A four-eyed lizard offers a new view of eyesight’s evolution in vertebrates

April 6, 2018

Researchers have found an ancient monitor lizard with a fourth eye — a discovery that may signal a new wrinkle in the way eyesight evolved in vertebrates.

This tells us how easy it is, in terms of evolution, for a complex organ to self-assemble under certain circumstances,” said Yale paleontologist Bhart-Anjan Bhullar, co-author of a new study in the journal Current Biology. “Eyes are classically conceived of as these remarkably complex structures. In fact, the developing brain is just waiting to make eyes given the right signals.”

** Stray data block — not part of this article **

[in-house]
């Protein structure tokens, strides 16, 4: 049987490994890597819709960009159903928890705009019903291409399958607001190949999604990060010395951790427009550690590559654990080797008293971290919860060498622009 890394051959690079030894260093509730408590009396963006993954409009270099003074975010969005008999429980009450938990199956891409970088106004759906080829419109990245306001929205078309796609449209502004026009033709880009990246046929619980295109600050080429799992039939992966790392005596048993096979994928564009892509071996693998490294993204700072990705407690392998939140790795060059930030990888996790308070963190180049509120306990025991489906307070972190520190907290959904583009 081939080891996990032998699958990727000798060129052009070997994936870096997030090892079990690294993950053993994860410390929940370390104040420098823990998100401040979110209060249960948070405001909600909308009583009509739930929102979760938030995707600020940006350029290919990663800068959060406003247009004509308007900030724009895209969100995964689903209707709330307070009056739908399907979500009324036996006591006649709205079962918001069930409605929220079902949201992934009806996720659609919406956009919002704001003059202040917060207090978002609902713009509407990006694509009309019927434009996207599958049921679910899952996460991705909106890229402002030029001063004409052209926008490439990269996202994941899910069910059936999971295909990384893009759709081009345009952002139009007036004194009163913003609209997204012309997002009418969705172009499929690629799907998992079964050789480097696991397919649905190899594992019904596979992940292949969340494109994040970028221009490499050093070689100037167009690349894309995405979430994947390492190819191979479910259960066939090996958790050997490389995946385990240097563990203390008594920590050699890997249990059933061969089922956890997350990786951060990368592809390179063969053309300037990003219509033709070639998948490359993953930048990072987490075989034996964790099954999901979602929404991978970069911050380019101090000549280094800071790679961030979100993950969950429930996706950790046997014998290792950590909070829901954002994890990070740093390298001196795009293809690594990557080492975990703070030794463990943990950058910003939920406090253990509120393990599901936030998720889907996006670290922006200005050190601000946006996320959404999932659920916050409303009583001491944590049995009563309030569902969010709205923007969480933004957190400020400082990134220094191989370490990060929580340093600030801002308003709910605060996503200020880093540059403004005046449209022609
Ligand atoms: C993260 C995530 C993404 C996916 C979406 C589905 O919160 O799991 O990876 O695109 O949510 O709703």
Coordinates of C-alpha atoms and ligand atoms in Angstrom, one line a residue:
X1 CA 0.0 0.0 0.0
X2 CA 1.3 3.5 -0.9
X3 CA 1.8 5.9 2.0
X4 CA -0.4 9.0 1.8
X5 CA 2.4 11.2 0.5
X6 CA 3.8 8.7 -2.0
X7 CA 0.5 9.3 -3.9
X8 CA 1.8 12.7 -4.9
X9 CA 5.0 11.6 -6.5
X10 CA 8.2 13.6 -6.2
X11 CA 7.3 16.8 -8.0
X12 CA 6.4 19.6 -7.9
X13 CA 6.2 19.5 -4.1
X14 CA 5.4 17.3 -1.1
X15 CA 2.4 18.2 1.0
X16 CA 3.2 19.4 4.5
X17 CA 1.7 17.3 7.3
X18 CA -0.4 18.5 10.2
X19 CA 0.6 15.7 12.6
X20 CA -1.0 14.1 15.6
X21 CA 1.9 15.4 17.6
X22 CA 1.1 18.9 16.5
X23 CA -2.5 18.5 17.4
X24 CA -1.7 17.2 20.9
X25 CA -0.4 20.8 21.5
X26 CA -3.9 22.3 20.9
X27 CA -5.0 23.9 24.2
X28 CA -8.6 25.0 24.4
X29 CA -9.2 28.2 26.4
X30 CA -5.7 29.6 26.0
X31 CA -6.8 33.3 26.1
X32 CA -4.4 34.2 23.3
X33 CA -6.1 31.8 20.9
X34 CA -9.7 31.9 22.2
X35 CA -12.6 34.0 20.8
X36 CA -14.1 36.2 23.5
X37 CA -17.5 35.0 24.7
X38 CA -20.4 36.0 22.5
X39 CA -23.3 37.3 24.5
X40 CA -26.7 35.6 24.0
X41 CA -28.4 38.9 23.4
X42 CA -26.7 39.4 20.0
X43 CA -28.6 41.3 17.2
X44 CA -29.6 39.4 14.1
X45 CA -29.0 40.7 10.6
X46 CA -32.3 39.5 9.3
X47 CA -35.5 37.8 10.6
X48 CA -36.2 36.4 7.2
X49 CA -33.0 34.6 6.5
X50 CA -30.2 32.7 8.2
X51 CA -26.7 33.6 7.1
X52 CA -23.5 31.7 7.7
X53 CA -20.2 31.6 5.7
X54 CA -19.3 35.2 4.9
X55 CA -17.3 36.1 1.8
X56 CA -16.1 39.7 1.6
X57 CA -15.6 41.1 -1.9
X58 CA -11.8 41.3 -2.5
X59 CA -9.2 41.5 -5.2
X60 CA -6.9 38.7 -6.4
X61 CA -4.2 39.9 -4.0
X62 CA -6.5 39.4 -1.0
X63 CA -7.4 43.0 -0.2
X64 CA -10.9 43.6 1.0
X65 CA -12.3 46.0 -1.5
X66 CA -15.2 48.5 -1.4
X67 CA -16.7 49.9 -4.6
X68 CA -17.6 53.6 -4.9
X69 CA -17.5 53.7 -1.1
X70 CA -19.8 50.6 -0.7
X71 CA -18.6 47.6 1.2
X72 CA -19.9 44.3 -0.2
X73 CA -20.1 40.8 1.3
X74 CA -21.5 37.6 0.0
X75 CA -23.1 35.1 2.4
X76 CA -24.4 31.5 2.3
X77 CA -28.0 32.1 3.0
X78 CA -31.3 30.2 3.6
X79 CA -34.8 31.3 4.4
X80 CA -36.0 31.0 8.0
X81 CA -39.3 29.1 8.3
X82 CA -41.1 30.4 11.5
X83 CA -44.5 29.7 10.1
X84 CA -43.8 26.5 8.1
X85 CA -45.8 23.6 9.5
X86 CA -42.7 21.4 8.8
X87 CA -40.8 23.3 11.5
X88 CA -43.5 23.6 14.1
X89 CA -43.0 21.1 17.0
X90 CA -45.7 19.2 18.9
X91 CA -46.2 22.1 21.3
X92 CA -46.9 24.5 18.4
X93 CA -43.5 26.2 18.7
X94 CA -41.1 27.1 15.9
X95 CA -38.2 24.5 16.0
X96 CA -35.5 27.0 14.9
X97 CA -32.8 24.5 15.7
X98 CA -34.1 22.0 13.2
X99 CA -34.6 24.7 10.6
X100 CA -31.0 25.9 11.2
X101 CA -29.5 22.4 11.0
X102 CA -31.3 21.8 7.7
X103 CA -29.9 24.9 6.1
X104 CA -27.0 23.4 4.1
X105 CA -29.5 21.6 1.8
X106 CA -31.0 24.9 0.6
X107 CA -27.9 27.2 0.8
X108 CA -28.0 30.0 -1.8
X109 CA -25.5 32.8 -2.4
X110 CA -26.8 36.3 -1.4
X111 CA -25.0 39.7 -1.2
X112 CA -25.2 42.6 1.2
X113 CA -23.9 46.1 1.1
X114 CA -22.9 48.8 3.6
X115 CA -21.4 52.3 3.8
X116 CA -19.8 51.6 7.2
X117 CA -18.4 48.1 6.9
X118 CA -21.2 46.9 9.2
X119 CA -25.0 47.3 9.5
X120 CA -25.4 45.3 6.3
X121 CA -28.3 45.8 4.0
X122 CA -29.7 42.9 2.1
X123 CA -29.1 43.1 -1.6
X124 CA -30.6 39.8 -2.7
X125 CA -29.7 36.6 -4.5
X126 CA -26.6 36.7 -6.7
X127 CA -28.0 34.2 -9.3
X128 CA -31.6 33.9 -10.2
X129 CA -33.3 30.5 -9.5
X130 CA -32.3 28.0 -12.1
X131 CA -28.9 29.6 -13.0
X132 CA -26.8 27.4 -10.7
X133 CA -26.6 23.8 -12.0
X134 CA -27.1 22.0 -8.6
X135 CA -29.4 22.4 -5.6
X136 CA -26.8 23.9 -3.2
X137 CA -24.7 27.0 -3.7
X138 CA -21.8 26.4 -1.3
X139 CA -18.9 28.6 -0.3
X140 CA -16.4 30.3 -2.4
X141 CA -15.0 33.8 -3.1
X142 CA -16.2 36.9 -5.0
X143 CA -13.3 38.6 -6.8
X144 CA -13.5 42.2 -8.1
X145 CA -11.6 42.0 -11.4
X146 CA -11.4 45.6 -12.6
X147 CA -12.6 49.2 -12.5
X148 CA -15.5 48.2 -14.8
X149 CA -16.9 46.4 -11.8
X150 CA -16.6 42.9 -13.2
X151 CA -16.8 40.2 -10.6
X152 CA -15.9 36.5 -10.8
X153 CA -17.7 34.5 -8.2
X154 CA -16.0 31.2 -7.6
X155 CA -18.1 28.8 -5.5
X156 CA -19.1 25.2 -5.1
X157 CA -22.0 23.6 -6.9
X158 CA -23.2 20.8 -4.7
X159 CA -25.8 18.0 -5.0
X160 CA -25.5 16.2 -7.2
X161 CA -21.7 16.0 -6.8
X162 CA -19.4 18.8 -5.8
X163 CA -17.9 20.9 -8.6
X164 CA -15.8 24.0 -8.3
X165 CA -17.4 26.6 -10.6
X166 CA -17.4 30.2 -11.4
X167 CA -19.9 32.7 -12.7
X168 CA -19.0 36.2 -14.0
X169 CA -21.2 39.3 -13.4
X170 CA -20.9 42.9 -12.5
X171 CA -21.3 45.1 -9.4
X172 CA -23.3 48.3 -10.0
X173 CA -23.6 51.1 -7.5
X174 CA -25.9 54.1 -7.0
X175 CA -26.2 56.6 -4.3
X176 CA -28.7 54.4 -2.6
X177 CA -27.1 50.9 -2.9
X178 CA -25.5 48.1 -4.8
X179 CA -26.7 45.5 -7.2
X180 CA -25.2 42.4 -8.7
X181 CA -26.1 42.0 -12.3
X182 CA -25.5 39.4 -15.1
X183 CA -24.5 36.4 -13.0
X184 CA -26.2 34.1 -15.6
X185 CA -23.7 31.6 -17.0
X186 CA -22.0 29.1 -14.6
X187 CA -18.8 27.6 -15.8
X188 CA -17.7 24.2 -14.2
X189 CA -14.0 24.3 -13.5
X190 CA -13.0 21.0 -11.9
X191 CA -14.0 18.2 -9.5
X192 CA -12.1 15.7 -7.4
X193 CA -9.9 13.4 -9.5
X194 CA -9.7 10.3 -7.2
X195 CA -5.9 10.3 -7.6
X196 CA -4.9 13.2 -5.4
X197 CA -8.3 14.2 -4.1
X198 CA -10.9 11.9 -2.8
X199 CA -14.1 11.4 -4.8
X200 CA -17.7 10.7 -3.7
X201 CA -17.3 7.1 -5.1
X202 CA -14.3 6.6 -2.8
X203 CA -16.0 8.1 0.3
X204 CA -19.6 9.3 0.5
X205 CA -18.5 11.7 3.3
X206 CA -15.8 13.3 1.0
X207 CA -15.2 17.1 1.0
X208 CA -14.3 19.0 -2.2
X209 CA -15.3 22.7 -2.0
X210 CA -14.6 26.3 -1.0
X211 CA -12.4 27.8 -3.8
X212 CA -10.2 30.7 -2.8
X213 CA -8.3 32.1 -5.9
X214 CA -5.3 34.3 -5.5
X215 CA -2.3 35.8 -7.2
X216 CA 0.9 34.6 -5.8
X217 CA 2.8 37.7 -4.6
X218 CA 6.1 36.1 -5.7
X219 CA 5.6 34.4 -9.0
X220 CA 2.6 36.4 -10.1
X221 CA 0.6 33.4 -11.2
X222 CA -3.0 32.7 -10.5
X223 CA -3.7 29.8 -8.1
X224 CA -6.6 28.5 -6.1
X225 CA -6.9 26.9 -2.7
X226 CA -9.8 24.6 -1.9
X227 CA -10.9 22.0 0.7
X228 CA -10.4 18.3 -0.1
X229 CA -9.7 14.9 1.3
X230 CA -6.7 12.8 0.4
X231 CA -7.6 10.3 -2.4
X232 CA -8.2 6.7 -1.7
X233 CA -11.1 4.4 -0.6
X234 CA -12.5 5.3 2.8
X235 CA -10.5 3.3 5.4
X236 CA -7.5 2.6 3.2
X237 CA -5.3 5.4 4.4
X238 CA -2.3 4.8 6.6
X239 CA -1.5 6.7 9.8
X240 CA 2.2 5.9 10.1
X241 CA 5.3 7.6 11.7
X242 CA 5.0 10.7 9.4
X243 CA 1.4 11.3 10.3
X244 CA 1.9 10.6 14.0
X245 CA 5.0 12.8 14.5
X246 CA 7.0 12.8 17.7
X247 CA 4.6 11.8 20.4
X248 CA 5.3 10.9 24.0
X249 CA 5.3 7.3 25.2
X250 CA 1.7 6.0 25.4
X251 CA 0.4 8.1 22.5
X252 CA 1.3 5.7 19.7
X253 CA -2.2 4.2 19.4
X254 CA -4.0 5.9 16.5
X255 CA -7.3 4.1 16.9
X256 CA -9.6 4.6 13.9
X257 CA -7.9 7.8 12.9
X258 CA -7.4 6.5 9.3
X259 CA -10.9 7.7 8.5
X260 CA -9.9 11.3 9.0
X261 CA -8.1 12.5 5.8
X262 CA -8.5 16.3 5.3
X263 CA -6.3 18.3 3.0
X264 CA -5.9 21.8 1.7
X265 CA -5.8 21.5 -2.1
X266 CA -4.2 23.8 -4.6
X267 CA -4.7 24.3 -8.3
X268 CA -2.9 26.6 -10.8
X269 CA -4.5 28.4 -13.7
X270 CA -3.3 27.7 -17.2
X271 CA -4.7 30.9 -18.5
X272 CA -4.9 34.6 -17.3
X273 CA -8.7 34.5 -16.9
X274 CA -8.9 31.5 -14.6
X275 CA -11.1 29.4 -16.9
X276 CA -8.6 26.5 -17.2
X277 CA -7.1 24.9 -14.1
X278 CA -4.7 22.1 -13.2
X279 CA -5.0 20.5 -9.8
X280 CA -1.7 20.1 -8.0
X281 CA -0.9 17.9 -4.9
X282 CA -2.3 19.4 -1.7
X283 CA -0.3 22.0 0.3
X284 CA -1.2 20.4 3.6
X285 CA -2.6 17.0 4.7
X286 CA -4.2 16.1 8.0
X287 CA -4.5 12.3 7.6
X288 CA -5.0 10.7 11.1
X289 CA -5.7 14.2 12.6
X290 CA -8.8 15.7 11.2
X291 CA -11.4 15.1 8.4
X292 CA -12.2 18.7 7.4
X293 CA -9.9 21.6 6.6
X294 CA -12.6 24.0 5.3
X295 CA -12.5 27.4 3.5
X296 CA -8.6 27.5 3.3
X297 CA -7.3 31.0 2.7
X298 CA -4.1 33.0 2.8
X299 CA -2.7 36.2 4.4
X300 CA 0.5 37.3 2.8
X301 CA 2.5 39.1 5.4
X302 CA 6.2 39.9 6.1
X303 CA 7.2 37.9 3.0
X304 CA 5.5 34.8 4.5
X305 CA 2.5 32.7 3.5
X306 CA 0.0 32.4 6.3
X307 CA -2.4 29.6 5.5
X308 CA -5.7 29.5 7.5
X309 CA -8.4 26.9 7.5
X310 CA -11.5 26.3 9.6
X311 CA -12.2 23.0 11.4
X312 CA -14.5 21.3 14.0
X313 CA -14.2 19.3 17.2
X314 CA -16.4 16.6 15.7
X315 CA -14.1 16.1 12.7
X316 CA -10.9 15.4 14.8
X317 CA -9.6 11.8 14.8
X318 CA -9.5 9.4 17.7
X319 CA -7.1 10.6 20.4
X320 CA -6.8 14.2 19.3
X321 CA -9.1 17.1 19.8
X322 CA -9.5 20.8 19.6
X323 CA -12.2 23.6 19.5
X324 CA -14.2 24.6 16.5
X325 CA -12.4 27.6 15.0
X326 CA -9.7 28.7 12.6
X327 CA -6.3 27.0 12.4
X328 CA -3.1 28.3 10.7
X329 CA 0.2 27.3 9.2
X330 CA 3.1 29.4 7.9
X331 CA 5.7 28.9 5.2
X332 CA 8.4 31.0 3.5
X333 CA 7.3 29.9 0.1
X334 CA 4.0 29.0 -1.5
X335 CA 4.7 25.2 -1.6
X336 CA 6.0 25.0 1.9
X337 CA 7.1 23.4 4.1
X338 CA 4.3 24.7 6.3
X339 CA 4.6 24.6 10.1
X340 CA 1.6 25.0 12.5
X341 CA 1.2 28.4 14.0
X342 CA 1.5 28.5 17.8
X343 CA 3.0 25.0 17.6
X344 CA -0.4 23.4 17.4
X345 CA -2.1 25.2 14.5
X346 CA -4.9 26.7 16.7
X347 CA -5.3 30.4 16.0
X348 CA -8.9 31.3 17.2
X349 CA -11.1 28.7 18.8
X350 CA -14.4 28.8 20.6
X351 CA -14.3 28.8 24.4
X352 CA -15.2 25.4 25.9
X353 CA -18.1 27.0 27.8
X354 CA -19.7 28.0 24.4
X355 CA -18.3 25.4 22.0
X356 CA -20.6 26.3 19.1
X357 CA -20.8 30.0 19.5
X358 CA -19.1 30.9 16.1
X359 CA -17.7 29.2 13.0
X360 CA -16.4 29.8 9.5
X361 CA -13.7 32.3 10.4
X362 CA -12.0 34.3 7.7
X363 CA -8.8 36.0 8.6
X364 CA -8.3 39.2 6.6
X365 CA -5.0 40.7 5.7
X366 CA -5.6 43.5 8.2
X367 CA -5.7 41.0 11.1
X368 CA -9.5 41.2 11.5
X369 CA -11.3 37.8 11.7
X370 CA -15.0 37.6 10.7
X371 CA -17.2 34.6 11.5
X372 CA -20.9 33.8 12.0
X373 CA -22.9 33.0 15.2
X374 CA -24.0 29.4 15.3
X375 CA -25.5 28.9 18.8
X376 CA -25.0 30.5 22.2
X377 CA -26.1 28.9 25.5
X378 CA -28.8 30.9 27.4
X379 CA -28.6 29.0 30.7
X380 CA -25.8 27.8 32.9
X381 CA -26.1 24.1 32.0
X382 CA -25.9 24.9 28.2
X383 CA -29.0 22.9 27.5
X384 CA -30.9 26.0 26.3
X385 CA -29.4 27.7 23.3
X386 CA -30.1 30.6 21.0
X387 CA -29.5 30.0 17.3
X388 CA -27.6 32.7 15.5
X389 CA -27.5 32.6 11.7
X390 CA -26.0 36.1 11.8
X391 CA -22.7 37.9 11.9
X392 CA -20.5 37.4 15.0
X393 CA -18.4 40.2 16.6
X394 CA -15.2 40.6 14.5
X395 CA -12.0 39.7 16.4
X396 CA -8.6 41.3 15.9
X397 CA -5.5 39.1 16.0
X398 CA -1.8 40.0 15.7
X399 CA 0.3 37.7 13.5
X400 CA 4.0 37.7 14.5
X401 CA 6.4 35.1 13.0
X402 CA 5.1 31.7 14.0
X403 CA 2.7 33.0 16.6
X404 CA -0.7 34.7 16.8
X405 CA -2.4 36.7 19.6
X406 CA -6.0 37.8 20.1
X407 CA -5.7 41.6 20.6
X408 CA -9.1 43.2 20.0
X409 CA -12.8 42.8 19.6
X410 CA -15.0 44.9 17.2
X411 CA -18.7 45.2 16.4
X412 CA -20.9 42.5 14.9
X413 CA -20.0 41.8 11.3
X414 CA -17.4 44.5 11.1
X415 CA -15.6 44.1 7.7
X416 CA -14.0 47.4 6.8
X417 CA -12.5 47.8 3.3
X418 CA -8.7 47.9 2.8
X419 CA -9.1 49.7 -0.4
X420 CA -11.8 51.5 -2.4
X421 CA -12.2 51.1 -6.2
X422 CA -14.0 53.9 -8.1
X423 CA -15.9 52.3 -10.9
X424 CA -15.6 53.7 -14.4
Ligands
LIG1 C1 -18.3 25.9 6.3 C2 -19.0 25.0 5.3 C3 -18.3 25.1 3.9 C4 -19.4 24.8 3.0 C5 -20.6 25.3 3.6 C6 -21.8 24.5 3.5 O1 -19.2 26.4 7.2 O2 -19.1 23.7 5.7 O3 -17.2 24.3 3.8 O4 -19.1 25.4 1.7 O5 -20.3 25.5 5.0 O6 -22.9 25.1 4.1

In the study, researchers from Yale and the Senckenberg Research Institute in Germany present evidence that pineal and parapineal eyes, located on the top of the head, were present simultaneously in Saniwa ensidens, an extinct monitor lizard that lived nearly 50 million years ago.

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